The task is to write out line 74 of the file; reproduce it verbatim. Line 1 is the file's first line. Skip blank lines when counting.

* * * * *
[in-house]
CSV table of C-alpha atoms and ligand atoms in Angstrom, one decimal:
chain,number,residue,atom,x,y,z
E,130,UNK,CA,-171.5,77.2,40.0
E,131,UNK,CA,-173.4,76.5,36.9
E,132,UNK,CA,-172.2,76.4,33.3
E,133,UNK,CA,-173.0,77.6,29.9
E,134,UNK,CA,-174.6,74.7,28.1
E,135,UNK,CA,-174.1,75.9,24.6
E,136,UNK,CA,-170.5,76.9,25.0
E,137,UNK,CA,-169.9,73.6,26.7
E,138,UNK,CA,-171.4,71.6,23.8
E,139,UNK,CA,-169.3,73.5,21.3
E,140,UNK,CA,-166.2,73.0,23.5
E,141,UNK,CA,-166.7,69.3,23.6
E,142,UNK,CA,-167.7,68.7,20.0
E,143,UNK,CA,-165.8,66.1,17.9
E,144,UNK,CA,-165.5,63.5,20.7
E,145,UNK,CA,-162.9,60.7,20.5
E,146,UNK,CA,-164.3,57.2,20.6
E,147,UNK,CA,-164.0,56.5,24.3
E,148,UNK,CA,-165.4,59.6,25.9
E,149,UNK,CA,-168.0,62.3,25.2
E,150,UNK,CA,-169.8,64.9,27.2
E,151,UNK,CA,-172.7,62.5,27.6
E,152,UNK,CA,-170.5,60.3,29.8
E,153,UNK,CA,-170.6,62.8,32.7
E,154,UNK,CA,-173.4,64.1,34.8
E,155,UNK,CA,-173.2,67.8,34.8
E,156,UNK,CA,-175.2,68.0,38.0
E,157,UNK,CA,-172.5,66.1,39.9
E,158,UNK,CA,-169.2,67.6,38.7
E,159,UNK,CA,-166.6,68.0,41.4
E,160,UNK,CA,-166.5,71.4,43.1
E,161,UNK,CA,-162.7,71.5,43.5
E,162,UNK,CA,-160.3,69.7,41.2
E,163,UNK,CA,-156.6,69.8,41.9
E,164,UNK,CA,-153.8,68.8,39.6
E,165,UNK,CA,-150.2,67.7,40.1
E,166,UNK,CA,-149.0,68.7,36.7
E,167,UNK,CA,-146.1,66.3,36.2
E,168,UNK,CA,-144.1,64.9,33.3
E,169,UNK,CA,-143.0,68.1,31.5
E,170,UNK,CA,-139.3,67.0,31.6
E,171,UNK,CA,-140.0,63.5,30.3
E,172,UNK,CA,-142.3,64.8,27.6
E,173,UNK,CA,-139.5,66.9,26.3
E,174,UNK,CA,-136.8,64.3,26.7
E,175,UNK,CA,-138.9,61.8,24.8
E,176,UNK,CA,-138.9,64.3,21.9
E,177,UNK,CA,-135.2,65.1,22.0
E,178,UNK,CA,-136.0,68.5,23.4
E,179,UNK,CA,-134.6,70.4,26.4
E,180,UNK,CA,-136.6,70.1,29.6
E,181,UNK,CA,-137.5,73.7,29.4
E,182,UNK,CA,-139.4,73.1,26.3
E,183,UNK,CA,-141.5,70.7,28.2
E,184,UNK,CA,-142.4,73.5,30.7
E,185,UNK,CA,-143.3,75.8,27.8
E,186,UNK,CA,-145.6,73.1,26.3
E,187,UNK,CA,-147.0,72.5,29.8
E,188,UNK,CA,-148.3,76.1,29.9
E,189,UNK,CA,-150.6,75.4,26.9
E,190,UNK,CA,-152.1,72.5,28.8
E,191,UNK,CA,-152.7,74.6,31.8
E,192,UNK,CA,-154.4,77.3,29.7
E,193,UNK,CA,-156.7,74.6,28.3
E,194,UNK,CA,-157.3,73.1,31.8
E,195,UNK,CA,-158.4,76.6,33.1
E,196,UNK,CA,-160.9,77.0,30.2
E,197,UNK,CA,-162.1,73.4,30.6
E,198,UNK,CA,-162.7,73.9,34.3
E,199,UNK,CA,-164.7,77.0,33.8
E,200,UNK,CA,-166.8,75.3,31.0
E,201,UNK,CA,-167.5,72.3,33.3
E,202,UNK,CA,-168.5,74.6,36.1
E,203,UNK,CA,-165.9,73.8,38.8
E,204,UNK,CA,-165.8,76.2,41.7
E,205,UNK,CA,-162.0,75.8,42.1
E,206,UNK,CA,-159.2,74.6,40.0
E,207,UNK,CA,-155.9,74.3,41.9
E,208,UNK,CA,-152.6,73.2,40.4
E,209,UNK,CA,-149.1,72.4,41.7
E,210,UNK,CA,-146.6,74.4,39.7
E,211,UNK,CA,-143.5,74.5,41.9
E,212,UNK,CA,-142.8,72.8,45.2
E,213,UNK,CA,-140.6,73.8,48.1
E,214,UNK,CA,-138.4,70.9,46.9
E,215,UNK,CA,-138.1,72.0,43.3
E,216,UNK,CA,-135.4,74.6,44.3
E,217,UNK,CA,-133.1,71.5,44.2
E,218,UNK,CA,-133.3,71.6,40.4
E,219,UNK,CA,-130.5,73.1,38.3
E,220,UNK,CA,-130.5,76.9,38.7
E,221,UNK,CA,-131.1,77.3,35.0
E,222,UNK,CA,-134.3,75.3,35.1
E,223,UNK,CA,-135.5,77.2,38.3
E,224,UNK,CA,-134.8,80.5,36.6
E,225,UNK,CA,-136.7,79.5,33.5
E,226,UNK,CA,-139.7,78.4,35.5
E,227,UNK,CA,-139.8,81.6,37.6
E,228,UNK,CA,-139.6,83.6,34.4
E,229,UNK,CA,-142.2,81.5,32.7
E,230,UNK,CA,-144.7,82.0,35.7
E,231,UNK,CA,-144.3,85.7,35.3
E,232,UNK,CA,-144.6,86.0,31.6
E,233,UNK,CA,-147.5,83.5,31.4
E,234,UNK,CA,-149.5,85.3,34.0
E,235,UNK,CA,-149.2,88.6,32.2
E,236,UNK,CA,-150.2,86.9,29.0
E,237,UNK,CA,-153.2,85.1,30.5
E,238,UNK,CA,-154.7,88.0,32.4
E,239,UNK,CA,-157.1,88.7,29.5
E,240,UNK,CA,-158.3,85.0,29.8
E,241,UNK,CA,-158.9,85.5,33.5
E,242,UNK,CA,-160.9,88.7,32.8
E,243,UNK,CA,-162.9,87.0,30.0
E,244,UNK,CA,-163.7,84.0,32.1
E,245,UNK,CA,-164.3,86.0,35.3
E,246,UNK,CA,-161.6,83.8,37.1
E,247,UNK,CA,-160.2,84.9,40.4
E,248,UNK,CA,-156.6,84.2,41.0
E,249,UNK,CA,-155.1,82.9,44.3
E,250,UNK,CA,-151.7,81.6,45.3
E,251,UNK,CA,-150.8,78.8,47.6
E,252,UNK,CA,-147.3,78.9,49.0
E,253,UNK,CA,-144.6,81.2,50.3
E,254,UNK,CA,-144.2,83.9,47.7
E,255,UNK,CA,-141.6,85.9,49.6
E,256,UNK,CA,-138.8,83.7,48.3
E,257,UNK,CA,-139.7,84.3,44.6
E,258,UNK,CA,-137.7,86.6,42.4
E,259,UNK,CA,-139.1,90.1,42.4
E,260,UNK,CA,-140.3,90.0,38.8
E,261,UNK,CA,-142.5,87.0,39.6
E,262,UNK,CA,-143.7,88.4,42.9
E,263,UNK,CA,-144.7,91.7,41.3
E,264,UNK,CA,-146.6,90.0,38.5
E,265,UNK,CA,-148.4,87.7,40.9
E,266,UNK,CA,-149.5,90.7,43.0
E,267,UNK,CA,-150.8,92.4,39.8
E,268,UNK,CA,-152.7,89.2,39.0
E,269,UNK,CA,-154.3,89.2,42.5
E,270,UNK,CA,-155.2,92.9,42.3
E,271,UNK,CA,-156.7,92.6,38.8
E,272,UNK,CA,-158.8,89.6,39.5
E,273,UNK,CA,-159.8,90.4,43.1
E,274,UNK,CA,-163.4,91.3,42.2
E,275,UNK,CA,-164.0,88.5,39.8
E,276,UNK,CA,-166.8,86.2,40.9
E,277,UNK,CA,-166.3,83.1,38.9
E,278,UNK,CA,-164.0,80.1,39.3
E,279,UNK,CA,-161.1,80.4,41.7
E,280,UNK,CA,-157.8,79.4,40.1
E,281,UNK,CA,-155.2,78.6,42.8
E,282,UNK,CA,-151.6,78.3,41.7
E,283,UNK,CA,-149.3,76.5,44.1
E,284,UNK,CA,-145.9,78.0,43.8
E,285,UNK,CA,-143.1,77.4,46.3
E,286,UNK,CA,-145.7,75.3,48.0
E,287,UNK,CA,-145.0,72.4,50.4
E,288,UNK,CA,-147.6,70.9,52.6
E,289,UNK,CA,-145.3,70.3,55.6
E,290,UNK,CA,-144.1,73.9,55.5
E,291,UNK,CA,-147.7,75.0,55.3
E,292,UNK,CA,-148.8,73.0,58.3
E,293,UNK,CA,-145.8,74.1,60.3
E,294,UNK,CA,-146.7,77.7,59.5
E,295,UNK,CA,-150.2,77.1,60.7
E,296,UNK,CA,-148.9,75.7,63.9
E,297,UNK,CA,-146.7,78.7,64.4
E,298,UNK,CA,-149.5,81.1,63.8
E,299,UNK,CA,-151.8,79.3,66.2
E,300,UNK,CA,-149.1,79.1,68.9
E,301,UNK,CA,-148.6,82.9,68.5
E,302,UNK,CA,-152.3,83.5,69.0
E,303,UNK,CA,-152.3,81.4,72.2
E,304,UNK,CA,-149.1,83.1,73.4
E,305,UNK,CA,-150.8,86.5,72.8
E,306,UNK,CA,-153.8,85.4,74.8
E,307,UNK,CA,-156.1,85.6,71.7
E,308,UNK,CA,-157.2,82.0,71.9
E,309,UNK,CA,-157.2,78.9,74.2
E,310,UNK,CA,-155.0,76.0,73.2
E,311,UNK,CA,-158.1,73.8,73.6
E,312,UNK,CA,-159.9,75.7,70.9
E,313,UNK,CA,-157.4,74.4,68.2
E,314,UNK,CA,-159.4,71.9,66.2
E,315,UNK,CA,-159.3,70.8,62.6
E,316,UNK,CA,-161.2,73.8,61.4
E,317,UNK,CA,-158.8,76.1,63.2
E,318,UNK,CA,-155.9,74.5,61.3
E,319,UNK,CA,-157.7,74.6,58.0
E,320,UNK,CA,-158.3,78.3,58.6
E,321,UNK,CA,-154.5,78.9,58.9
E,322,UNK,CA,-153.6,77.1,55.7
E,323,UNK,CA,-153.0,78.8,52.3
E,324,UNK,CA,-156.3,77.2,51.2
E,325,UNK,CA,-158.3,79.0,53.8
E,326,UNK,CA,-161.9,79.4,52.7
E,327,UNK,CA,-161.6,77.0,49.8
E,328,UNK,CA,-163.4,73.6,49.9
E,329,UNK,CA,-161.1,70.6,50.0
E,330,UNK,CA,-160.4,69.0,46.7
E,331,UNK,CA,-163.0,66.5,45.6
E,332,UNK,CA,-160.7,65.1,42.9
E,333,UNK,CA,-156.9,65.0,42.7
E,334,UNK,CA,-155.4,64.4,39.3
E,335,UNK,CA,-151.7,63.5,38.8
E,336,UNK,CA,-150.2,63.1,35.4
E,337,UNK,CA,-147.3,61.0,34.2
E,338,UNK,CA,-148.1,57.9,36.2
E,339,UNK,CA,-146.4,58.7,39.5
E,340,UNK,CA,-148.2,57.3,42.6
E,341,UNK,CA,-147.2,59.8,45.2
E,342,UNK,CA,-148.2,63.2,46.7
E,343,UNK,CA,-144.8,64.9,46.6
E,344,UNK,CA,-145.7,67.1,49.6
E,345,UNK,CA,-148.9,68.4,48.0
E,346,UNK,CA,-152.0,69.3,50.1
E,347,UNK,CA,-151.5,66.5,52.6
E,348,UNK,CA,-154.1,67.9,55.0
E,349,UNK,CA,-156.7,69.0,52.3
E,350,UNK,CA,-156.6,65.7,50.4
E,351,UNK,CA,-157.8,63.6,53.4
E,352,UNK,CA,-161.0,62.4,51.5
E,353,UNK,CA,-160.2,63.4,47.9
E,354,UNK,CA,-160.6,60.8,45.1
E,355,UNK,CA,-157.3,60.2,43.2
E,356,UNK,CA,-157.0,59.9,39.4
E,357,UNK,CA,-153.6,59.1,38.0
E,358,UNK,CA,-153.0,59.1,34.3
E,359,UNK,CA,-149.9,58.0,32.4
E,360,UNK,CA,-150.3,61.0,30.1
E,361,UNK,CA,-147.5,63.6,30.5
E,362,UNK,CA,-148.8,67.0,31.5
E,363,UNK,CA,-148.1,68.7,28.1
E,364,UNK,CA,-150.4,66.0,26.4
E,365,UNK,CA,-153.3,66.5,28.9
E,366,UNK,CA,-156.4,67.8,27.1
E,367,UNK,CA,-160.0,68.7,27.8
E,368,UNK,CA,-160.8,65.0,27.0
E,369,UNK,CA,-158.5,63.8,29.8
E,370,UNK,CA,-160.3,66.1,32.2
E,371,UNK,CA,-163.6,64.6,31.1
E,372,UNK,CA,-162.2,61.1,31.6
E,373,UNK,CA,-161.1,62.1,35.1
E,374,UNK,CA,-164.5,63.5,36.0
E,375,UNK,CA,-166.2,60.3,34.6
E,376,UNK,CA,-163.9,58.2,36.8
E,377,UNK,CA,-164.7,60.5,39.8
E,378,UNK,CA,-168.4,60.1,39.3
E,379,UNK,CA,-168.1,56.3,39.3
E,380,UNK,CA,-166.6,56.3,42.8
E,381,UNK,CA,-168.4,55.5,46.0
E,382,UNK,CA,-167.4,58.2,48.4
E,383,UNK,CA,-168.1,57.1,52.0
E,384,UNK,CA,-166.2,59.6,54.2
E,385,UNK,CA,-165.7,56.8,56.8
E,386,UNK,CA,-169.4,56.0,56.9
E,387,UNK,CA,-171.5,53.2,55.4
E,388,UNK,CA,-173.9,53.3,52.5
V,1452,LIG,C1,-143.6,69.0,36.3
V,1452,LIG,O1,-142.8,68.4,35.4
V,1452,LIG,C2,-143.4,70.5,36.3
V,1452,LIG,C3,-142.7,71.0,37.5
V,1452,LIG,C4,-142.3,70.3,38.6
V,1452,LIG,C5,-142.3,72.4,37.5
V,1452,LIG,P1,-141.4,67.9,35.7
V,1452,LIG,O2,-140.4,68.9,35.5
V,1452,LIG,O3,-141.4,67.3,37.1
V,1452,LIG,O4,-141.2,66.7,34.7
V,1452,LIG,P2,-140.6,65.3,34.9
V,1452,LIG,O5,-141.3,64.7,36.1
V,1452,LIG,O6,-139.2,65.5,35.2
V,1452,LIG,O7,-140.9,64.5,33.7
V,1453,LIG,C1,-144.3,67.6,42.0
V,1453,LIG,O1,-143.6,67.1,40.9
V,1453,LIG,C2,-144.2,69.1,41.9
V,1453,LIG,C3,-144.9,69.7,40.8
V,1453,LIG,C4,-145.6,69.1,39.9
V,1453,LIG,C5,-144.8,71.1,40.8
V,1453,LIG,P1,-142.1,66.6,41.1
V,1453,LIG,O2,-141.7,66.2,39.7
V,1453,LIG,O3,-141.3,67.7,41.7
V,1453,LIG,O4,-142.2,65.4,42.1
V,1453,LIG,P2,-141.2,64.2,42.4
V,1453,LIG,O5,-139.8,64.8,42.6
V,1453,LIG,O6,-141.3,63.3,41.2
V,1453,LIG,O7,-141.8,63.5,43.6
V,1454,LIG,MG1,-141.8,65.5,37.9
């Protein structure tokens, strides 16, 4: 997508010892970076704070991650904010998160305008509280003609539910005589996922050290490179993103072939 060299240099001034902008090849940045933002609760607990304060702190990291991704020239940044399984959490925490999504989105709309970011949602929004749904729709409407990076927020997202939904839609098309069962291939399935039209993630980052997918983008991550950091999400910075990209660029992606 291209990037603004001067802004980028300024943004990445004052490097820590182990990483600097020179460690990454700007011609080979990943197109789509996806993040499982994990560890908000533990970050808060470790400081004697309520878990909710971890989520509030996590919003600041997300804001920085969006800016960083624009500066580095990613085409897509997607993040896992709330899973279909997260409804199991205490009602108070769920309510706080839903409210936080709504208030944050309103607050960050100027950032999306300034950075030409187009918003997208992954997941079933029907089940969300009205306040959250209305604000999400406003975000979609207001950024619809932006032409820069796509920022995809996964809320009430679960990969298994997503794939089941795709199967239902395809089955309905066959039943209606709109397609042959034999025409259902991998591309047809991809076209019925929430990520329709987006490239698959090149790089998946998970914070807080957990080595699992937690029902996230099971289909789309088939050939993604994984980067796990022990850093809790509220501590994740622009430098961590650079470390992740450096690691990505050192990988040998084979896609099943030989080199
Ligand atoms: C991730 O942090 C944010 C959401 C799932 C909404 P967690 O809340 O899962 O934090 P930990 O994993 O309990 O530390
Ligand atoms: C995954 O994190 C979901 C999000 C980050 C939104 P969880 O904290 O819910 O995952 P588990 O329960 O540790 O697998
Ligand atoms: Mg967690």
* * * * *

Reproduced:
E,200,UNK,CA,-166.8,75.3,31.0